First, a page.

There is a great deal of discussion circulating around the Forestry Mill Tax, which recently has been nicknamed, “the Statewide Property Tax”. Governor Walker has proposed eliminating this tax and instead shifts funding from GPR (income and sales tax revenues) to support forestry efforts. I’ve been vocal in my opposition to the Governor’s proposal because forestry is one of the top five employers in my district (first or second in 3 counties). I’m not willing to gamble away a secure funding source and put the people I represent at risk.
After the budget was introduced, I sent a survey to my district asking for input on budget priorities. I also asked if they support keeping the Forestry Mill Tax or the Governor’s provision to remove it from the property tax bill. Over 80% of respondents are in favor of keeping the Forestry Mill Tax. They understand how the funding source equates to having healthy and sustainable forests and job security for their families.
I have supported every budget the Governor has introduced and he’s always been a strong supporter of our forestry industry. On this particular issue however, I disagree with him and I’m not alone. The Governor’s Council of Forestry, which advises him on forestry issues, voted today to oppose the Governor’s proposal.
I believe we can reduce property taxes and support forestry at the same time. I’ve proposed, and the Governor’s Council of Forestry supports, an audit of the Forestry Account by the independent Audit Bureau. Let’s make sure the funds are being used appropriately before we make hasty decisions we can’t take back. If the audit shows we’re collecting more than we need or the funds are being mismanaged, we can adjust the mill tax accordingly and save property taxpayers some money.
The forest product industry employs more than 64,000 people and is the number one employer in several Wisconsin counties. Our printing industry employs an additional 29,000 workers and Wisconsin is the number one paper-producer in the United States. Our forestry industry has an output of $24.7 billion. If we don’t ensure that we have a healthy and sustainable crop, we put all of this in jeopardy.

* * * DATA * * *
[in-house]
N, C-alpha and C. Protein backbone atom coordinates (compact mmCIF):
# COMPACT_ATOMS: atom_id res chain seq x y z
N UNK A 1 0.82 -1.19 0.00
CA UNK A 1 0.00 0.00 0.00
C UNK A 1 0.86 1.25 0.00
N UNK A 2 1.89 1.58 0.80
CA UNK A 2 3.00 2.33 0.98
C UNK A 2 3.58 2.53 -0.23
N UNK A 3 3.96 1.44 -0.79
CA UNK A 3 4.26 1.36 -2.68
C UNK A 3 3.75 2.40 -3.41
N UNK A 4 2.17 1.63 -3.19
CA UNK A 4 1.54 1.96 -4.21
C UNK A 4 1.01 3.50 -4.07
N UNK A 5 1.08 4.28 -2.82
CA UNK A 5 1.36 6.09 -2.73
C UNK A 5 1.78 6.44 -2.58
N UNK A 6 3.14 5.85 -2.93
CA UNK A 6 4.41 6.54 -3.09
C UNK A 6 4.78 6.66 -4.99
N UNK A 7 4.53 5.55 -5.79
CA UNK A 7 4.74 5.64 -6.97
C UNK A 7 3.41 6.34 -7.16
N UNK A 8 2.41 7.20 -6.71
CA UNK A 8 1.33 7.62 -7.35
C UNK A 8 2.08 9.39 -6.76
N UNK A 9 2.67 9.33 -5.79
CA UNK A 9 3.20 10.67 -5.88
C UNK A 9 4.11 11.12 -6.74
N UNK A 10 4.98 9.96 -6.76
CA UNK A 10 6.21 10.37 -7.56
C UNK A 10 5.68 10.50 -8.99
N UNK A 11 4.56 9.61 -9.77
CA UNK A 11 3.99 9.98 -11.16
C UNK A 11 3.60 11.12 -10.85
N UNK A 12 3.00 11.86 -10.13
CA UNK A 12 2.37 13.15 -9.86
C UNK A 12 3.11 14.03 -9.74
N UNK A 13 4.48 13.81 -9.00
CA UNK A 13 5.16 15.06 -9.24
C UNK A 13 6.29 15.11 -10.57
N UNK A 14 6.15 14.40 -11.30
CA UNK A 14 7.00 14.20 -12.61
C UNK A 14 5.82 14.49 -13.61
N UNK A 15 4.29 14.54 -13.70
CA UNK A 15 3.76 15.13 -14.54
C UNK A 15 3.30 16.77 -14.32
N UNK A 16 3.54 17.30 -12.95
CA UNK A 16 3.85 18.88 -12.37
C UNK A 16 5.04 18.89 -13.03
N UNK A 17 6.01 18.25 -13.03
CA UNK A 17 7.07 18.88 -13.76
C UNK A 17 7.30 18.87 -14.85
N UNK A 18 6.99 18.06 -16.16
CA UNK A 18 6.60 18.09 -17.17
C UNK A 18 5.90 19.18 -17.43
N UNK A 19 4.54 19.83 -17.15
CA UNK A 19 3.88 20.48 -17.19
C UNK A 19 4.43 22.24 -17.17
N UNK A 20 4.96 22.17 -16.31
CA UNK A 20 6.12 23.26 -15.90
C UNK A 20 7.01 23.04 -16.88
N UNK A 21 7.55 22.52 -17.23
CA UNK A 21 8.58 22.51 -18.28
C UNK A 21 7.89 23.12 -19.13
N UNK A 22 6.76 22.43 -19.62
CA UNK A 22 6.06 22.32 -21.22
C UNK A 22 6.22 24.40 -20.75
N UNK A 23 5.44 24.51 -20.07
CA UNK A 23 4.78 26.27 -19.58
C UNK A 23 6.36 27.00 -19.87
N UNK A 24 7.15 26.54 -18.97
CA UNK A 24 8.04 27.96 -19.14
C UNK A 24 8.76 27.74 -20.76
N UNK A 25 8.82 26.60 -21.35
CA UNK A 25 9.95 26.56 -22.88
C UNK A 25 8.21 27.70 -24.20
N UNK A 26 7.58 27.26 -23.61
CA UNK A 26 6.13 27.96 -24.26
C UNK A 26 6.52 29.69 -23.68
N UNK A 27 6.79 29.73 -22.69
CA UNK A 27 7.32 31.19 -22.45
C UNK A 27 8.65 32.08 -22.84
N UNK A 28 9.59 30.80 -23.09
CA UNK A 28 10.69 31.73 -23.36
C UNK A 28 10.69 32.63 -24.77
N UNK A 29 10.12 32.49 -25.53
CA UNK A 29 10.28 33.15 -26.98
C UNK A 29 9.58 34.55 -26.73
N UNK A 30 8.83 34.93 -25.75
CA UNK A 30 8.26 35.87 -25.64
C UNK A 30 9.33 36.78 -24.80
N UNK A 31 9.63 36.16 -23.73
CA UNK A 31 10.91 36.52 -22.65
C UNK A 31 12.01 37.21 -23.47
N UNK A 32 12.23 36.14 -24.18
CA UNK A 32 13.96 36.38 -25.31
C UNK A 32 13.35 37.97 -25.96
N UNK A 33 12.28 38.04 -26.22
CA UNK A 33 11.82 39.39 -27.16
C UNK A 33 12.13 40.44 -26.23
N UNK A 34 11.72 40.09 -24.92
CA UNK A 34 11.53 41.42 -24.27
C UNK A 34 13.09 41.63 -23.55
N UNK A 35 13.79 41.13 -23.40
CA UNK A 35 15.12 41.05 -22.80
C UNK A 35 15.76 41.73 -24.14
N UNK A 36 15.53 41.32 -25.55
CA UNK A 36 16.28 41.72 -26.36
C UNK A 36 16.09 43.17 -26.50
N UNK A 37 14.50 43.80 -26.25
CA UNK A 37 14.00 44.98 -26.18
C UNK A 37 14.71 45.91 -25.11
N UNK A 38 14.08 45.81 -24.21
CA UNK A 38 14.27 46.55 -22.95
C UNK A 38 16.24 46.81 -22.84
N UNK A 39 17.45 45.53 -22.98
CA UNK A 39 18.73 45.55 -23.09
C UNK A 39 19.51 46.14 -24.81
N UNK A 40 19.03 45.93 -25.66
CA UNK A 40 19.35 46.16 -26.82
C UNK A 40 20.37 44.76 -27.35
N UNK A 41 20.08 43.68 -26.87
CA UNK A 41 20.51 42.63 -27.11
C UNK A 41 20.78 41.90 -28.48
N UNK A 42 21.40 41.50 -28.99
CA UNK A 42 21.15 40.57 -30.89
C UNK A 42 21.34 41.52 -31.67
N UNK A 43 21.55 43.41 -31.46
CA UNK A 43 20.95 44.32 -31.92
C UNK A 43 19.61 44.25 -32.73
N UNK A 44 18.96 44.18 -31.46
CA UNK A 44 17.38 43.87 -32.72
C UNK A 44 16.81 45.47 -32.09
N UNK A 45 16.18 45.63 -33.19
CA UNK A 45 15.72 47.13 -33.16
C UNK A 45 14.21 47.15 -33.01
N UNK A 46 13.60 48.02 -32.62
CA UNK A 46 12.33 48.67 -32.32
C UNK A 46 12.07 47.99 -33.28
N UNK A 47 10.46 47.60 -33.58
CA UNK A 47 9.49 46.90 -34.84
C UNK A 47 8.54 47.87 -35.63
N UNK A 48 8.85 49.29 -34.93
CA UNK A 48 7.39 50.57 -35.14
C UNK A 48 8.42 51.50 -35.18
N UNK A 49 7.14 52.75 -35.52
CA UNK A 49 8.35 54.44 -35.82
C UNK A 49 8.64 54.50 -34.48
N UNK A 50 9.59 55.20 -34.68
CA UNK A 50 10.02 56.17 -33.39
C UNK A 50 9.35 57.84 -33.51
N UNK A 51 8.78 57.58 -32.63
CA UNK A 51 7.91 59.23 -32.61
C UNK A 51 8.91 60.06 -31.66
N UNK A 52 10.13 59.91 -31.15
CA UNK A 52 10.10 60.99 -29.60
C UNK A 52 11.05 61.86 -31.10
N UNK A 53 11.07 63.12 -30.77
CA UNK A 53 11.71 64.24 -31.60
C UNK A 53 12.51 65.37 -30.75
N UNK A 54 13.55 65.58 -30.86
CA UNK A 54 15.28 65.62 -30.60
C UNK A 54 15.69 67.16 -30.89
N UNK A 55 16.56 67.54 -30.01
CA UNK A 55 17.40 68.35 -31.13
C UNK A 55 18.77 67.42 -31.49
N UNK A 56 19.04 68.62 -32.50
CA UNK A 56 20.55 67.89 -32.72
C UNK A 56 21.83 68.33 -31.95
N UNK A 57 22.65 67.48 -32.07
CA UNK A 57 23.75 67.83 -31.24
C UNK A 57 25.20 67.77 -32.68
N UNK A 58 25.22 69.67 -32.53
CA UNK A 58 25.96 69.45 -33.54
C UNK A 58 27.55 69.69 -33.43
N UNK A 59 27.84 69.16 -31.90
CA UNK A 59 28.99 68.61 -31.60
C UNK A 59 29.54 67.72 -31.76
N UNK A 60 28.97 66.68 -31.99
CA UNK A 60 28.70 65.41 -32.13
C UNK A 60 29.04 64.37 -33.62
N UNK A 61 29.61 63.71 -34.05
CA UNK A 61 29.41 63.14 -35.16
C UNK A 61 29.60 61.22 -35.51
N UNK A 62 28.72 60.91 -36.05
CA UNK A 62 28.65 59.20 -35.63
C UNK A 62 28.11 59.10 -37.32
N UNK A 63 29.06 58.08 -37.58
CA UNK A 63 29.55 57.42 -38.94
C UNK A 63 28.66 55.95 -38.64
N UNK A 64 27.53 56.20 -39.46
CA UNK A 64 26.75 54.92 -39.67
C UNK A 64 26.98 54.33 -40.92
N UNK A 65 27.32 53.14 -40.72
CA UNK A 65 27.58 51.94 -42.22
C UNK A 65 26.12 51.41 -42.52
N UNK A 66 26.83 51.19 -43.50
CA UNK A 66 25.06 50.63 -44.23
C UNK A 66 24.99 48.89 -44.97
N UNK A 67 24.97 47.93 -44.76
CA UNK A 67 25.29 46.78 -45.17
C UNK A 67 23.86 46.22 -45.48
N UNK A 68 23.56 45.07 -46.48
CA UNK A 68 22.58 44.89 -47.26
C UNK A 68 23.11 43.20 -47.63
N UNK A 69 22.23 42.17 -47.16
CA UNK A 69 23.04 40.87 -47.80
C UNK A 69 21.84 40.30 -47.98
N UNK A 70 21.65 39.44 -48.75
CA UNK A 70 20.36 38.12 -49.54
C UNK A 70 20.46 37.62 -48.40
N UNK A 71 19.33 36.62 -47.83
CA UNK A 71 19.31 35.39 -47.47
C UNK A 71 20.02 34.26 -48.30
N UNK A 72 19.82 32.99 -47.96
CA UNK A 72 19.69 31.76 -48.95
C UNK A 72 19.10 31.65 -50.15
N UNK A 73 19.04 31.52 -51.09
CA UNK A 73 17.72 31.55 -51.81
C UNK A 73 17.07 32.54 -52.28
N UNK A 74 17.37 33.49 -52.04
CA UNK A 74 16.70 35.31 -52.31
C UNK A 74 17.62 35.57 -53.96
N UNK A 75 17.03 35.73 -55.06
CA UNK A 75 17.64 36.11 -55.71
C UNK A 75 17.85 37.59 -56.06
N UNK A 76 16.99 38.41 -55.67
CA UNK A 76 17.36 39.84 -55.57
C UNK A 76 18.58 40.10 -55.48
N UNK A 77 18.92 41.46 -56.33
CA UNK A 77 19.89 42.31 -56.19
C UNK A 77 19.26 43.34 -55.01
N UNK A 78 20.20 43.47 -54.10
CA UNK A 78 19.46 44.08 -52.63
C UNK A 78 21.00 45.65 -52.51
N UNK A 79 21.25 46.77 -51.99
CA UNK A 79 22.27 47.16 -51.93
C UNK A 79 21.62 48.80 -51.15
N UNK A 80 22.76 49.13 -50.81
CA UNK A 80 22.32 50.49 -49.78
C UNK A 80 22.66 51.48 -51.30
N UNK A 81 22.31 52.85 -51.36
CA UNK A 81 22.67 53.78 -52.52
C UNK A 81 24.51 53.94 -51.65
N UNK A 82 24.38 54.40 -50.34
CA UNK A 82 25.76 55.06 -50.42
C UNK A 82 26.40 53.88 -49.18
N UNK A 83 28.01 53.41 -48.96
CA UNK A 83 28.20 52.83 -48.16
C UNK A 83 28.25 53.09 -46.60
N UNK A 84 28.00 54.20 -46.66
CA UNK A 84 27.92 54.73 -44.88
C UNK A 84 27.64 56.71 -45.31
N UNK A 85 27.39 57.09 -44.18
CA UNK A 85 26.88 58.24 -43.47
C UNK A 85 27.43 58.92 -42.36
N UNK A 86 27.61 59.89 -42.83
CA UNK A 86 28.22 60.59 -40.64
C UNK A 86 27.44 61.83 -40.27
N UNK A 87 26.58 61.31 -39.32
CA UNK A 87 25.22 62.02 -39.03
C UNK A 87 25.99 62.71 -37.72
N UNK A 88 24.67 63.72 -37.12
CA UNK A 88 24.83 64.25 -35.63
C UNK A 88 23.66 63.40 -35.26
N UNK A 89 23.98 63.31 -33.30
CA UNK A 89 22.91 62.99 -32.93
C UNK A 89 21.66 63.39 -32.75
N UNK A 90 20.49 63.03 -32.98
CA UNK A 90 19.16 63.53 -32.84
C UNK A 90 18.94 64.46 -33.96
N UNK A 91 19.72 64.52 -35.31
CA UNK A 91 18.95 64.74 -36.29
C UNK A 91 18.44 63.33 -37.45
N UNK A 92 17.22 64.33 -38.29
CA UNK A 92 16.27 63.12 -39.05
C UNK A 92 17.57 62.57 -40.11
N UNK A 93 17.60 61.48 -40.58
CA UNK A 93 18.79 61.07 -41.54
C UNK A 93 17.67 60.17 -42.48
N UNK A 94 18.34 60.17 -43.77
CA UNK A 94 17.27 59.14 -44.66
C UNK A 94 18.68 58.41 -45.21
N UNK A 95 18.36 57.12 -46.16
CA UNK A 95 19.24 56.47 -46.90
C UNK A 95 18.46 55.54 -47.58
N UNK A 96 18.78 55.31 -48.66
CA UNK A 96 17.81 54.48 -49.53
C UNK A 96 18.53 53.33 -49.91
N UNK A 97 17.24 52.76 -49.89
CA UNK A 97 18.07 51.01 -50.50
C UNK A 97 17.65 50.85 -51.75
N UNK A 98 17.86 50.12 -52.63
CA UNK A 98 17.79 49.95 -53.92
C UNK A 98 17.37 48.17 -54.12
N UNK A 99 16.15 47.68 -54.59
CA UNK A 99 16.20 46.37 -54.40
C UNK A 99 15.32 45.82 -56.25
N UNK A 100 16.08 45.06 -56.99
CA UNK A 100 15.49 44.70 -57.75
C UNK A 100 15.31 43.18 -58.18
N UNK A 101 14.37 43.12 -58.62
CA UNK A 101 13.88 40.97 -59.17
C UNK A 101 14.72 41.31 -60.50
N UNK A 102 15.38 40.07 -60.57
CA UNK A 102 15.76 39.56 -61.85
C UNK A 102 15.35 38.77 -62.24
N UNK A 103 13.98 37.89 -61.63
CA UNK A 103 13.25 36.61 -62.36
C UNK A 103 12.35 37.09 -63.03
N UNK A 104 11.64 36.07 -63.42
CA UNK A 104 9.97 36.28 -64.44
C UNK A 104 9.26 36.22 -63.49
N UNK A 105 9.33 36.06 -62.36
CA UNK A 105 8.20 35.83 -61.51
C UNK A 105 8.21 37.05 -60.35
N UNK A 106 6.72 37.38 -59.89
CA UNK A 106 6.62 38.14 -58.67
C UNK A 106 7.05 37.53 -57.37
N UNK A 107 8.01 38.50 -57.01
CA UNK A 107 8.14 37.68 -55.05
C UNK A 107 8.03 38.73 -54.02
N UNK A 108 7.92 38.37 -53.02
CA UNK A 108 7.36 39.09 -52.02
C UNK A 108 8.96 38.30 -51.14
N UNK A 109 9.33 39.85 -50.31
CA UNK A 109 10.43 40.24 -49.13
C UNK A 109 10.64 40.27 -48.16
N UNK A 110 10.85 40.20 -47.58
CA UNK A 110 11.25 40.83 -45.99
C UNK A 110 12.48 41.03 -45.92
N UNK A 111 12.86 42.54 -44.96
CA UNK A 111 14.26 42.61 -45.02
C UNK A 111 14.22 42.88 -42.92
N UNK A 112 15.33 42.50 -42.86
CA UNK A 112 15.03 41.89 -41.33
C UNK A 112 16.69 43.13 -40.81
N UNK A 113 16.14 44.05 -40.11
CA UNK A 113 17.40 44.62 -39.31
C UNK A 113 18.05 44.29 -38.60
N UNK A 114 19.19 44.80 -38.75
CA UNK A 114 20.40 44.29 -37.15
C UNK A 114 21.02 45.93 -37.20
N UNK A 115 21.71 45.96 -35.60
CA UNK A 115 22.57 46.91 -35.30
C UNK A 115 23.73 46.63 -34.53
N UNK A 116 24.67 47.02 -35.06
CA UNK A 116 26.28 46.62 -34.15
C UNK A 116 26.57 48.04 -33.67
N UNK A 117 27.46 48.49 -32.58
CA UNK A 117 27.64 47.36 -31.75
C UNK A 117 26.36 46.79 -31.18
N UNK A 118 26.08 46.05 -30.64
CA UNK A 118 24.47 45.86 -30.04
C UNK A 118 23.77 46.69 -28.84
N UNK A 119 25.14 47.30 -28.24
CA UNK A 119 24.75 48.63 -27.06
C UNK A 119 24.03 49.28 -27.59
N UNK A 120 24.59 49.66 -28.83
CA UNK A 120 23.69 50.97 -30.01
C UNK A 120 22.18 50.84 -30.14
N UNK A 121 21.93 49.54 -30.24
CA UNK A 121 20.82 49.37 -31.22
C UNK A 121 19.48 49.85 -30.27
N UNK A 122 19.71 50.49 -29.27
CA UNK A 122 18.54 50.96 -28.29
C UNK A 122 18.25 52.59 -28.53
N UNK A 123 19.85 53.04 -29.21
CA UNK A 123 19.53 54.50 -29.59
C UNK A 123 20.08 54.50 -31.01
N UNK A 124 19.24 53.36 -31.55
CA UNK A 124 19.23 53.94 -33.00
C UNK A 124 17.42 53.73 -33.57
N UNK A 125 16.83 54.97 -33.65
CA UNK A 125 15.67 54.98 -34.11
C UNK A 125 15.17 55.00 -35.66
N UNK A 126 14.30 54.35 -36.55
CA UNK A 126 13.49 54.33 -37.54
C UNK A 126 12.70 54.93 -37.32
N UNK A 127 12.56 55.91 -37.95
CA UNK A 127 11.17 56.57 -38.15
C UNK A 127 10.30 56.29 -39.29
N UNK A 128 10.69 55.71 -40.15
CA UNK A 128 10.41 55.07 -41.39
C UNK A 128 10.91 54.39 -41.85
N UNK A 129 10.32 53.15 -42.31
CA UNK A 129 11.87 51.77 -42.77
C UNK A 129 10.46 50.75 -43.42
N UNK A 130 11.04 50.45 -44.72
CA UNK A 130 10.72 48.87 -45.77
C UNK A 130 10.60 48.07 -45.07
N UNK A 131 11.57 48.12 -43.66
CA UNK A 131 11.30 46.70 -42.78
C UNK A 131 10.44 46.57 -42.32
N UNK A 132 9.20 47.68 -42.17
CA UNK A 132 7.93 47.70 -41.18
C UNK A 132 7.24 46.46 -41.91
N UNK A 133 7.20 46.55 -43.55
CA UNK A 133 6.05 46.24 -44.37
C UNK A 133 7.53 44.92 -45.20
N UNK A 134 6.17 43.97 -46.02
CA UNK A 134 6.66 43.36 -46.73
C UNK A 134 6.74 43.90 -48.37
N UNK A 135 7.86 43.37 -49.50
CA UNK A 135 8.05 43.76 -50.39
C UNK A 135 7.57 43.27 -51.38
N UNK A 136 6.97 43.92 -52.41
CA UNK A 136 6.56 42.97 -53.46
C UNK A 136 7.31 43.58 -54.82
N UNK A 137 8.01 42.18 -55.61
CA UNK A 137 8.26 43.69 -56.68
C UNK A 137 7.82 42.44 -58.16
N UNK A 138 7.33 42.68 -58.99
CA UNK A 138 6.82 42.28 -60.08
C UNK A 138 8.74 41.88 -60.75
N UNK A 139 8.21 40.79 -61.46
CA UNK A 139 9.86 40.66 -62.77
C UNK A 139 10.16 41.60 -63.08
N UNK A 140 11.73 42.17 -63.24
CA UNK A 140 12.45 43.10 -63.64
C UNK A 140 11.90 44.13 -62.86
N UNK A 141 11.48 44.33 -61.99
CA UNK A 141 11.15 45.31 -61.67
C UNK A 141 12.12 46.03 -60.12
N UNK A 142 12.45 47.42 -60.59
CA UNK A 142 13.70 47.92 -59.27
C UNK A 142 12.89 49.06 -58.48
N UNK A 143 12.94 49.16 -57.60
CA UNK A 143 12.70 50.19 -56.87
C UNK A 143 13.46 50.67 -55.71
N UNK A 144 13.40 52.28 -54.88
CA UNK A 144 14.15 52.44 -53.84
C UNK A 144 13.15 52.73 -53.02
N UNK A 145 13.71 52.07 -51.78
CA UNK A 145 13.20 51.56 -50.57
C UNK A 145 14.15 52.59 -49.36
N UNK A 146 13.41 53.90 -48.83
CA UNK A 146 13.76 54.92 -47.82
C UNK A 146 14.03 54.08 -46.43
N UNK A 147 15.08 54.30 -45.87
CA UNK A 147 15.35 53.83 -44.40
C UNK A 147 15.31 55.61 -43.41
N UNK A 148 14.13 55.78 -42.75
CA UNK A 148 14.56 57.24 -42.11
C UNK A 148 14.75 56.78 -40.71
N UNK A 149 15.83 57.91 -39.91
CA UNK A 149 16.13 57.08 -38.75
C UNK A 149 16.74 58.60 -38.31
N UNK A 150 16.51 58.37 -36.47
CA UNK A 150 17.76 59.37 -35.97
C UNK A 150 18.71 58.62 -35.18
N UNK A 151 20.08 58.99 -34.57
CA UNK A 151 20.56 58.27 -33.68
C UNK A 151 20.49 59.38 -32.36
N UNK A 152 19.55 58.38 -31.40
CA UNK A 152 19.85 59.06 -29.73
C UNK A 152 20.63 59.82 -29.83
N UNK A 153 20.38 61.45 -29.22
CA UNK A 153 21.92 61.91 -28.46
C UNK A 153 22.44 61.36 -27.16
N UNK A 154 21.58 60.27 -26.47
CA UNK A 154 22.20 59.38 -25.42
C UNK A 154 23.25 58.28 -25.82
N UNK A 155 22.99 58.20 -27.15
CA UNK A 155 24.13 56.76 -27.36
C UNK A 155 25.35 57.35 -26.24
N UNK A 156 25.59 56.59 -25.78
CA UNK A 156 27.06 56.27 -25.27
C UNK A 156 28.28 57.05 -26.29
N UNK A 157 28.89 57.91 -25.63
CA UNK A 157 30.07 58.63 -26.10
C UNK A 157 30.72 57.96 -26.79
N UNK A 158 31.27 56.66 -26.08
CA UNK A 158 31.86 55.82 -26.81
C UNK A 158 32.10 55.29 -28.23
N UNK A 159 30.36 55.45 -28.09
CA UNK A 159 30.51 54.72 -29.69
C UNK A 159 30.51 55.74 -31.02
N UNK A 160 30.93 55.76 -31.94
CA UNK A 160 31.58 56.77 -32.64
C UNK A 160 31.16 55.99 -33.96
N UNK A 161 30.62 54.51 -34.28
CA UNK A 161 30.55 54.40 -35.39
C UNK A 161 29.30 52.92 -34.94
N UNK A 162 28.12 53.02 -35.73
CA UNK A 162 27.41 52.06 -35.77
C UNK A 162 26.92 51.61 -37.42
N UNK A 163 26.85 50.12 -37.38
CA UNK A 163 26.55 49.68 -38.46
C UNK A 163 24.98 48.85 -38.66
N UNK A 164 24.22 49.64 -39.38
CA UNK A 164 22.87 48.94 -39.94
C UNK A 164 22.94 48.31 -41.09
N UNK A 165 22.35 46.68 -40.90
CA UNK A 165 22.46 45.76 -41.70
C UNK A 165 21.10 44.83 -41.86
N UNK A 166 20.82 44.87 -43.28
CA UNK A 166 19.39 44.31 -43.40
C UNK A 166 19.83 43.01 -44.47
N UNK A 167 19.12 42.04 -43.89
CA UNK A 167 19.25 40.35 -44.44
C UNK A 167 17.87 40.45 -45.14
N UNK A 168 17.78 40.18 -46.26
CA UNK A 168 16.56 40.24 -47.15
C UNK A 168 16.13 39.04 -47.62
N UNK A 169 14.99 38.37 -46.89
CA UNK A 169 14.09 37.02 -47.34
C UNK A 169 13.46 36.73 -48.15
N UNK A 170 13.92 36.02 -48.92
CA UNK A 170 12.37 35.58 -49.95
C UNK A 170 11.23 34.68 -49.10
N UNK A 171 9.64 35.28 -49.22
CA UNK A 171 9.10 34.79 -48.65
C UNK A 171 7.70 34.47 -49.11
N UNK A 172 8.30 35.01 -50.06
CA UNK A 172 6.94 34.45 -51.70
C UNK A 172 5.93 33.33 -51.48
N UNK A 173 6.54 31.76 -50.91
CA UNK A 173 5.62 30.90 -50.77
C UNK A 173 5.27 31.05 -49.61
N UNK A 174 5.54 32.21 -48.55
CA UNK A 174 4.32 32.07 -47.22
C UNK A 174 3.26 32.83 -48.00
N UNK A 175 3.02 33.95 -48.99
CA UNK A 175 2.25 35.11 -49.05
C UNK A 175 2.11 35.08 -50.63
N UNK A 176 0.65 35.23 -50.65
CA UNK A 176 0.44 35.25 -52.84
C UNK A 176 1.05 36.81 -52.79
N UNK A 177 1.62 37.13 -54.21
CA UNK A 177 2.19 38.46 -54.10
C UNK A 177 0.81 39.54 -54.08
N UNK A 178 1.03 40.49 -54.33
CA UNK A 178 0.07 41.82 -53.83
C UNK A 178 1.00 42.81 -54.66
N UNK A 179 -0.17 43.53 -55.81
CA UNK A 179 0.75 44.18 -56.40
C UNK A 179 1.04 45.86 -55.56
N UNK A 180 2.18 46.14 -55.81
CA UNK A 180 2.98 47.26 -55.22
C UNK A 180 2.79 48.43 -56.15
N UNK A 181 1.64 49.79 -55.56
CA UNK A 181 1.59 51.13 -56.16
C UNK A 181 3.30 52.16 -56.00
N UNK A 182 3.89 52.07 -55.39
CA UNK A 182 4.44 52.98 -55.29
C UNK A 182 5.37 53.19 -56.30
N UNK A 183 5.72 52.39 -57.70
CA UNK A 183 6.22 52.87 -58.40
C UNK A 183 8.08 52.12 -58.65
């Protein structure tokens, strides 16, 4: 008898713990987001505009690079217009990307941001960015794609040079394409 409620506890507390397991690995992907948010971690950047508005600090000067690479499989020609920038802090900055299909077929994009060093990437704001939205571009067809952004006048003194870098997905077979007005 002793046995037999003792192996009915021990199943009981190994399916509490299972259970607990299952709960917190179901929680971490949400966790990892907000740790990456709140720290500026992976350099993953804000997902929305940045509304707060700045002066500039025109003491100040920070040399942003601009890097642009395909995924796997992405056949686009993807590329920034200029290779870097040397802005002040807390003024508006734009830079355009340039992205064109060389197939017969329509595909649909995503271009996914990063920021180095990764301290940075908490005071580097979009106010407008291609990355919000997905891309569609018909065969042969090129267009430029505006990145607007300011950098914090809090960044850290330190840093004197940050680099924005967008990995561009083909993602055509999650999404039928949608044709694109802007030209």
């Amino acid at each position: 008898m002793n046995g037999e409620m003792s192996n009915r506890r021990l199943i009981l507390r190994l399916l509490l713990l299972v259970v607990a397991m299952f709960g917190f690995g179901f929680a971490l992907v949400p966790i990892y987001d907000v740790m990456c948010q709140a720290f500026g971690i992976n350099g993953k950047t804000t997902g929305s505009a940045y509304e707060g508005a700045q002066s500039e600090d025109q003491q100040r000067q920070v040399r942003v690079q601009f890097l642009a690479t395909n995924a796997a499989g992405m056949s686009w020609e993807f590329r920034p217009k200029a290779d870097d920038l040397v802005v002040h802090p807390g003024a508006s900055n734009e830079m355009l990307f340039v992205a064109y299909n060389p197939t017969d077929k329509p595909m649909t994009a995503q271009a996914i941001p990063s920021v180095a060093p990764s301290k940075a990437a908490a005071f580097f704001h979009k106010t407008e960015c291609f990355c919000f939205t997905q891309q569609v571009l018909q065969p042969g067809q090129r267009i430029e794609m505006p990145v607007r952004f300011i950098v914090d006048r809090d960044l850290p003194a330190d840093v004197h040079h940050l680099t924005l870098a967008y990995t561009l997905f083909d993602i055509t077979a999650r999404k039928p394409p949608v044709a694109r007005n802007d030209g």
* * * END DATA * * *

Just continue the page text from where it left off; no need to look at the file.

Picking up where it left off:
If we fund forestry efforts with GPR than forestry will be forced to compete in future budgets with transportation, education, and health care for adequate funding. I am certain that forestry will always lose because it isn’t a statewide priority. This means our forests suffer, my constituents will be out of work, and we’ll no longer be the envy of other states that currently can’t compete with our timber quality and production.
Lastly, we get quite a lot for our annual $27 investment. This includes supporting our local volunteer fire departments when wildfires occur and just last week the Governor declared a State of Emergency in response to elevated wildfire conditions in the state. We don’t want to experience what the state of Kansas did this year when almost 700,000 acres were destroyed by fires. Similar to rural Wisconsin, most of the fire departments in Kansas are volunteer and they weren’t equipped to handle that type of fire and the state didn’t have additional resources in place to help the local towns. They lost so many trees and families lost their homes.
I believe an audit of the forestry account is a reasonable compromise. We keep our industry intact, establish integrity of the forestry account, and offer tax relief to property owners.